Mrs. Child has donated the house to Smith College, her alma mater — "for a tax write- off," she said. The kitchen will be moved hook and pan to the soon-to-open Copia: the American Center for Wine, Food and the Arts in Napa, Calif., a culinary showplace where Mrs. Child is an honorary trustee. A nephew has dibs on the Garland stove. (Mrs. Child and her husband had no children.)
As for her cookbooks, she has offered all but a few to the Arthur and Elizabeth Schlesinger Library on the History of Women in America, at Harvard University. Here's what she can't live without: her own cookbooks ("because I know they work"); the original and revised "Joy of Cooking" books; "Larousse Gastronomique," a culinary encyclopedia; "James Beard's American Cookery"; and maybe a couple of French pastry books.
Her assisted living condo in Santa Barbara, which she describes as "a very nice pad," is on the small side, and the kitchen even smaller. With no space for a big range, she bought a new Advantium oven from General Electric, which cooks by a combination of halogen light and microwaves, and can roast a chicken in 20 minutes. She paid $800. "I bought it wholesale," she said.
Her first encounters with the machine have not impressed her. The manufacturer sent two people to show her how to use it, she said, and "they didn't know how it worked." Then the instruction book didn't say how to roast a chicken — it had a recipe for Hawaiian chicken instead.
"It's as if it's all being done by advertising people," instead of food types, she said. When she taped a television segment with the chef Wolfgang Puck in the condo, they used only the stove, not the oven.
Mrs. Child, who first went on television in 1962, is often credited with bringing gourmet French cooking to a macaroni-and- cheese America, but this is an oversimplification — the kind of celebrity mythologizing, I suspect, that she would both pooh-pooh and encourage. (She once told The Washington Post, "French women don't know a damn thing about French cooking, although they pretend to know everything.") In fact, the culinary revolution was already taking shape: Jacqueline Kennedy had a French chef in the White House, piquing middlebrow interest in Parisian cooking; postwar Americans were traveling to the Continent, tasting French food for themselves. What Mrs. Child brought were not so much French techniques as American bluster and self-confidence, a willingness to overlook one's own mistakes and forge ahead. "I did not have my glasses on when I was thinking," she'd say if she flubbed a line on live television.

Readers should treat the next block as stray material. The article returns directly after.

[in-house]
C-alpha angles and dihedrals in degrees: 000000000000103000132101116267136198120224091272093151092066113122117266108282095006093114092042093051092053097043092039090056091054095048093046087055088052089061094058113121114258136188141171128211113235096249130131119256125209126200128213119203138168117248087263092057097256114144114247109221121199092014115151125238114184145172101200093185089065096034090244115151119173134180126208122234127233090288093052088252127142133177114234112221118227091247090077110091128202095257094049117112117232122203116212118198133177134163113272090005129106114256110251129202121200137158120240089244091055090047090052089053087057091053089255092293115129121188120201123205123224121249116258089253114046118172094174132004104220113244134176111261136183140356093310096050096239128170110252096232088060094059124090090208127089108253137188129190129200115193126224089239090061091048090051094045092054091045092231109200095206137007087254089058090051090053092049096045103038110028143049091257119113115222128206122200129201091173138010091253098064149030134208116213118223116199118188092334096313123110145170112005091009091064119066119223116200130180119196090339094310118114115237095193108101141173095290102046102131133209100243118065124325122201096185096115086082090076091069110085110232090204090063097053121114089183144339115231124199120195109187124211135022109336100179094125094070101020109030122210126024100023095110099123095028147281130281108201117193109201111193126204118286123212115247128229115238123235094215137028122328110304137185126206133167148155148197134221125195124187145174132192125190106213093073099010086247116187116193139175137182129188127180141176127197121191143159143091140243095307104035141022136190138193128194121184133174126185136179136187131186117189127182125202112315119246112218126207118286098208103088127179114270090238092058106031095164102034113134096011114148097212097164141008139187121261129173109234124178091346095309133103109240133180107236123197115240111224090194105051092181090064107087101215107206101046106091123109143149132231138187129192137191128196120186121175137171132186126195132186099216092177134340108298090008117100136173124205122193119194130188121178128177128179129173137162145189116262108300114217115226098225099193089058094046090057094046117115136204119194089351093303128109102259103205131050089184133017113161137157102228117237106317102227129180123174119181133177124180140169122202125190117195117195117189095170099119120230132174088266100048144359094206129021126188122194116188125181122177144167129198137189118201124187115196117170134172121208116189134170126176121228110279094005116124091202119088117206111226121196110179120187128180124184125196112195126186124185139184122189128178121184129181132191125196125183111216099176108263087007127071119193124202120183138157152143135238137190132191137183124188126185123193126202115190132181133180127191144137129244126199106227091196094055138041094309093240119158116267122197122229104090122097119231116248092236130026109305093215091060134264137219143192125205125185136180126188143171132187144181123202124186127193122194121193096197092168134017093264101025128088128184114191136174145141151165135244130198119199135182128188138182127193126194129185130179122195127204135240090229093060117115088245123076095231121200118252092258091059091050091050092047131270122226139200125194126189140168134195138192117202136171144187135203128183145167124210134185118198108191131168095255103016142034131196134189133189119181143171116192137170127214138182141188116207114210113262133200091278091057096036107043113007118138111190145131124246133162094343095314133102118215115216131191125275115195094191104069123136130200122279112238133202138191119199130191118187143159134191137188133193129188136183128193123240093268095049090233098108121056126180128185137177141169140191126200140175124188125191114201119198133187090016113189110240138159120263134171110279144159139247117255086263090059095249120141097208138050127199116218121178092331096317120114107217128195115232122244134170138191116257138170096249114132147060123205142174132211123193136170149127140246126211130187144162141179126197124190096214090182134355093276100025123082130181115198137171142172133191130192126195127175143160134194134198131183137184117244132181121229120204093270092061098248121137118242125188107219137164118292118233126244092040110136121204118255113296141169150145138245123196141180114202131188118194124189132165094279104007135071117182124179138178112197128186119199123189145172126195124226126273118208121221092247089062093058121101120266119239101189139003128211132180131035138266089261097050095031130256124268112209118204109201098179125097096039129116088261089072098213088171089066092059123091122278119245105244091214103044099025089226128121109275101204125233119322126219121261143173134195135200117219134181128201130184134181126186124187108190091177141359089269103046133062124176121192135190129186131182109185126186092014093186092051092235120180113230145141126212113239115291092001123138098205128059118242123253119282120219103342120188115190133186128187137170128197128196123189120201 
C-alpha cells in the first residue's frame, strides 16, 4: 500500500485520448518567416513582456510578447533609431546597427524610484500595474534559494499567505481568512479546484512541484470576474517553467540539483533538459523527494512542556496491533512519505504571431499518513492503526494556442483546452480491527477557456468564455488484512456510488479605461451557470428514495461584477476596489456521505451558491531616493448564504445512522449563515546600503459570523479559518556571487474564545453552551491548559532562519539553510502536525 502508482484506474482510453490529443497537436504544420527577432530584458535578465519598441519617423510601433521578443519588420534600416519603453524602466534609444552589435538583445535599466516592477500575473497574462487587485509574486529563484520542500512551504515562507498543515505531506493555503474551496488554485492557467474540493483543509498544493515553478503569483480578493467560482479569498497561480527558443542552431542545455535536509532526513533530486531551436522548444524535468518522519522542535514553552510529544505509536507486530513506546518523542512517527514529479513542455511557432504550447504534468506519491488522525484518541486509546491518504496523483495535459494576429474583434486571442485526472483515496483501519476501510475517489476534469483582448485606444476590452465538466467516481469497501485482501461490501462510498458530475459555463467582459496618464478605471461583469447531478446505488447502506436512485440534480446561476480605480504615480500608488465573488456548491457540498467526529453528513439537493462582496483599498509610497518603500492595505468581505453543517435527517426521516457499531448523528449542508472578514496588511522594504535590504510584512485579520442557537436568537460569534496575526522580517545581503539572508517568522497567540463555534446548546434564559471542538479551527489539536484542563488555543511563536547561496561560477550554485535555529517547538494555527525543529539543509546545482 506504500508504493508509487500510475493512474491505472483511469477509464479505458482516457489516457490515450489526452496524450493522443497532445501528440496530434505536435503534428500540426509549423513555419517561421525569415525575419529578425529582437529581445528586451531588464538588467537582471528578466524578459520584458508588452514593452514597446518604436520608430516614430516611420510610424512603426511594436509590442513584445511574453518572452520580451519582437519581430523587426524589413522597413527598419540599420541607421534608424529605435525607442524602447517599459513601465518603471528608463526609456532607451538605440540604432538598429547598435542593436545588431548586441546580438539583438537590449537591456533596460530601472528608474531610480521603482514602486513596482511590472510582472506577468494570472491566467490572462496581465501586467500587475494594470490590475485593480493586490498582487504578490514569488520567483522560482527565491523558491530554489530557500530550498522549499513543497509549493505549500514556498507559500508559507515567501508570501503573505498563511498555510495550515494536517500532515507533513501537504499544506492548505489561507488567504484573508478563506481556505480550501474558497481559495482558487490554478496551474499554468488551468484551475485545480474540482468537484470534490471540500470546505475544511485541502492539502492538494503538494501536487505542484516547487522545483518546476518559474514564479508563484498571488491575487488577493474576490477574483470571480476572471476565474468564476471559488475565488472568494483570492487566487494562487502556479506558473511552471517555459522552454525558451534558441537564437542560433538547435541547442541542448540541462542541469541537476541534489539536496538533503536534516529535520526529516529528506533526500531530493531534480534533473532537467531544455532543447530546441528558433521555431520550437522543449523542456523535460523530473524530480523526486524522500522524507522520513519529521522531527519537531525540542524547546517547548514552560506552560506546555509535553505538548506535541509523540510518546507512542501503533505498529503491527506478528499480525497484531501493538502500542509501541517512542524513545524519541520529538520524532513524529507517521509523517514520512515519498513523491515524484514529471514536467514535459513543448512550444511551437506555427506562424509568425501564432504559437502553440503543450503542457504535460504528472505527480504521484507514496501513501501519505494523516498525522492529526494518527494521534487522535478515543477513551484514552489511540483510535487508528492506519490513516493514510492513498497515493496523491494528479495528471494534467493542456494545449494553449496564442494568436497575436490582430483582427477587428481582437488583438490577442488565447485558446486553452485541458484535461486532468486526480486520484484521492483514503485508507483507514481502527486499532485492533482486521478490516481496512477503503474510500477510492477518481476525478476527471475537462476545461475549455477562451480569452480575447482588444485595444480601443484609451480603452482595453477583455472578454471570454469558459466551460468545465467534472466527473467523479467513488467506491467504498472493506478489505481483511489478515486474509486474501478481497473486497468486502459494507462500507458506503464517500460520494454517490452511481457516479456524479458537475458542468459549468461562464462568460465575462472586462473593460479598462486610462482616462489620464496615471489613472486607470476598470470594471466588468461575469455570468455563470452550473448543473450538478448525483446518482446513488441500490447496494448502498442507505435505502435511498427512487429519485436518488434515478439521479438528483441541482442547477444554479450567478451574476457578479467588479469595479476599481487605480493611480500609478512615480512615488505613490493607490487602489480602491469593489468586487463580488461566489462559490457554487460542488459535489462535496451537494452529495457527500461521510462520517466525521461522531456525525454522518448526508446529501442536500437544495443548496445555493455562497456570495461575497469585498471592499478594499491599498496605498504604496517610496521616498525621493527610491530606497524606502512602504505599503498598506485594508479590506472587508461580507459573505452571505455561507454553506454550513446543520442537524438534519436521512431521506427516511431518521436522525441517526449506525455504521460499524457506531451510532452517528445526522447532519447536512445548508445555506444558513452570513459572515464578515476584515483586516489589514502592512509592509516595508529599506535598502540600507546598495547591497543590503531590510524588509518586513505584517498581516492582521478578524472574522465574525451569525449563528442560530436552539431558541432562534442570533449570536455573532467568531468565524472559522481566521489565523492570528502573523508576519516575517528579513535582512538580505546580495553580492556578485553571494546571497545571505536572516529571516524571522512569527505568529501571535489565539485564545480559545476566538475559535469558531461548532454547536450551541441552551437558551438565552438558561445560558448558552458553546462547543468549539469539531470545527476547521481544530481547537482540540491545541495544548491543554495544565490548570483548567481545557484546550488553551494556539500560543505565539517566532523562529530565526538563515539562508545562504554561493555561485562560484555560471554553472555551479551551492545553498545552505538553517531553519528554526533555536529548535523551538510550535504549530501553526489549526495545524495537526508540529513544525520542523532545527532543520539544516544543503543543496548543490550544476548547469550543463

She despairs that this directness is vanishing from the kitchen, yielding to the market slickness evident in her experience with the Advantium, or the fussiness she finds in too many restaurants. The virtues in the kitchen, she said, even the time-consuming ones, were simple.
She moved to the refrigerator. People are often afraid to cook for her, so she likes to extend the first invitation, she said, "so they can see we're a nest of simple folk." She announced a change of menu: instead of tuna sandwiches, we would be having lobster rolls.
Here's what she did: chop up about a quarter-pound of leftover lobster meat; throw in a couple tablespoons of mayonnaise (she happened to have some fancy boutique stuff, with a mustard bite, but at heart she's a Hellmann's gal); add a little diced onion, some fresh parsley and the juice from half a lemon; serve on a toasted hot dog bun slathered with butter. The butter is very important. "People are too afraid of a little butter these days," she said. She says this a lot.
The sandwiches were sprawling and unwieldy, an undignified mess. They were delicious.
I forgot all about the promise of tuna. Mrs. Child did not. She pressed a can of tuna on me before I left. It was from a cannery called Lazio, in Eureka, Calif. Most important, it was packed in oil, not water. Mrs. Child may no longer have a television show, but she is still dispensing lessons, one calorie at a time.
|Can't forget the first time I saw Julia on our second hand black and white TV.... I called to my wife and said, " You've GOT to come and see this !" Over the years , our admiration grew.... her recent pairing with Jacque Pepin brought together two all-time favorites! Thanks for sharing!|
|My favorite parts of the original French Chef broadcasts were when things went wrong and she showed techniques for rescuing/covering up the problem.|
|That statement, and what she made it about, epitomizes the candor and earthiness that I so love about this wonderful woman. Thanks for posting.|
|Lobster served on a toasted hot dog bun. You've got to love and admire that lady. Great article!|
|Which is the quintessential Maine summer food -- toasted hotdog bun and all -- and is even simpler: no onion or parsley; lemon is optional. Bun MUST be split vertically, toasted and buttered.|